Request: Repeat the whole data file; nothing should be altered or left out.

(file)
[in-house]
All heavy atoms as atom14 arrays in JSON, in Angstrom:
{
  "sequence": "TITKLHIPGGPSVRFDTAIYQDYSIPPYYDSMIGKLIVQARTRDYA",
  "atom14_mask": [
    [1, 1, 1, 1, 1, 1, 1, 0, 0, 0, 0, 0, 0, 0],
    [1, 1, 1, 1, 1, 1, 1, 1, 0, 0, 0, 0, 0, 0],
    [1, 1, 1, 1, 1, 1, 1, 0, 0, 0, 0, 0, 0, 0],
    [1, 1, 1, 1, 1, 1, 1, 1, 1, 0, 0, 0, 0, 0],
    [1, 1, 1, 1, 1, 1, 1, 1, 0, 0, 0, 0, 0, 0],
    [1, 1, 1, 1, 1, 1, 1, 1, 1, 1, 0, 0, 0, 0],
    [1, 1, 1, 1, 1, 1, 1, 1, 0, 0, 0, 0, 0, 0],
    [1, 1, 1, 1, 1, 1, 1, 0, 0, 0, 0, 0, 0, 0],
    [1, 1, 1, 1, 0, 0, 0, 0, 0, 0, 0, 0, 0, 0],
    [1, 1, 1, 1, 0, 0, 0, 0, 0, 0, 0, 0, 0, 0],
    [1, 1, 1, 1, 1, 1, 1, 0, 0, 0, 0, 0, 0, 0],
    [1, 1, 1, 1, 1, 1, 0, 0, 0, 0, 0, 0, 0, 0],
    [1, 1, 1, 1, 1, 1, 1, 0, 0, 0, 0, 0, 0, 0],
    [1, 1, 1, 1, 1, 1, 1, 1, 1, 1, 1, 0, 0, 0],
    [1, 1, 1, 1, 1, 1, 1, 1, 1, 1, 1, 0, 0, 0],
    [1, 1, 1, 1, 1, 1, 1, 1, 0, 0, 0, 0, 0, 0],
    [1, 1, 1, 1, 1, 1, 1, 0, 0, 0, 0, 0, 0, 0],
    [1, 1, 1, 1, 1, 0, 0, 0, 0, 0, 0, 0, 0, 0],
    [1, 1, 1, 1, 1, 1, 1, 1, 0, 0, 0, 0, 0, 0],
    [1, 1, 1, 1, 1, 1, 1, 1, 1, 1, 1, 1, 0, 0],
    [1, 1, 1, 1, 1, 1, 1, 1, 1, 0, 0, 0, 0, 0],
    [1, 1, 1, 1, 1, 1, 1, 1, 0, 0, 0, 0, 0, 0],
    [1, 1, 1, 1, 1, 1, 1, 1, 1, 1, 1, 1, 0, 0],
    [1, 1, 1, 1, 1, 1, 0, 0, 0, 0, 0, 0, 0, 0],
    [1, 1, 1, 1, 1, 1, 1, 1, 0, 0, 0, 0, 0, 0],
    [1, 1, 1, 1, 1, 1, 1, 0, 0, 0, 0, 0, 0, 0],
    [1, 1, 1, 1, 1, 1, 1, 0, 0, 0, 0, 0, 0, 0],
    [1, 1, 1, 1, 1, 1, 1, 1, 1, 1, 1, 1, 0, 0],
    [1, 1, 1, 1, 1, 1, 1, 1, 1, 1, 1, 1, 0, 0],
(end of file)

[in-house]
All heavy atoms as atom14 arrays in JSON, in Angstrom:
{
  "sequence": "TITKLHIPGGPSVRFDTAIYQDYSIPPYYDSMIGKLIVQARTRDYA",
  "atom14_mask": [
    [1, 1, 1, 1, 1, 1, 1, 0, 0, 0, 0, 0, 0, 0],
    [1, 1, 1, 1, 1, 1, 1, 1, 0, 0, 0, 0, 0, 0],
    [1, 1, 1, 1, 1, 1, 1, 0, 0, 0, 0, 0, 0, 0],
    [1, 1, 1, 1, 1, 1, 1, 1, 1, 0, 0, 0, 0, 0],
    [1, 1, 1, 1, 1, 1, 1, 1, 0, 0, 0, 0, 0, 0],
    [1, 1, 1, 1, 1, 1, 1, 1, 1, 1, 0, 0, 0, 0],
    [1, 1, 1, 1, 1, 1, 1, 1, 0, 0, 0, 0, 0, 0],
    [1, 1, 1, 1, 1, 1, 1, 0, 0, 0, 0, 0, 0, 0],
    [1, 1, 1, 1, 0, 0, 0, 0, 0, 0, 0, 0, 0, 0],
    [1, 1, 1, 1, 0, 0, 0, 0, 0, 0, 0, 0, 0, 0],
    [1, 1, 1, 1, 1, 1, 1, 0, 0, 0, 0, 0, 0, 0],
    [1, 1, 1, 1, 1, 1, 0, 0, 0, 0, 0, 0, 0, 0],
    [1, 1, 1, 1, 1, 1, 1, 0, 0, 0, 0, 0, 0, 0],
    [1, 1, 1, 1, 1, 1, 1, 1, 1, 1, 1, 0, 0, 0],
    [1, 1, 1, 1, 1, 1, 1, 1, 1, 1, 1, 0, 0, 0],
    [1, 1, 1, 1, 1, 1, 1, 1, 0, 0, 0, 0, 0, 0],
    [1, 1, 1, 1, 1, 1, 1, 0, 0, 0, 0, 0, 0, 0],
    [1, 1, 1, 1, 1, 0, 0, 0, 0, 0, 0, 0, 0, 0],
    [1, 1, 1, 1, 1, 1, 1, 1, 0, 0, 0, 0, 0, 0],
    [1, 1, 1, 1, 1, 1, 1, 1, 1, 1, 1, 1, 0, 0],
    [1, 1, 1, 1, 1, 1, 1, 1, 1, 0, 0, 0, 0, 0],
    [1, 1, 1, 1, 1, 1, 1, 1, 0, 0, 0, 0, 0, 0],
    [1, 1, 1, 1, 1, 1, 1, 1, 1, 1, 1, 1, 0, 0],
    [1, 1, 1, 1, 1, 1, 0, 0, 0, 0, 0, 0, 0, 0],
    [1, 1, 1, 1, 1, 1, 1, 1, 0, 0, 0, 0, 0, 0],
    [1, 1, 1, 1, 1, 1, 1, 0, 0, 0, 0, 0, 0, 0],
    [1, 1, 1, 1, 1, 1, 1, 0, 0, 0, 0, 0, 0, 0],
    [1, 1, 1, 1, 1, 1, 1, 1, 1, 1, 1, 1, 0, 0],
    [1, 1, 1, 1, 1, 1, 1, 1, 1, 1, 1, 1, 0, 0],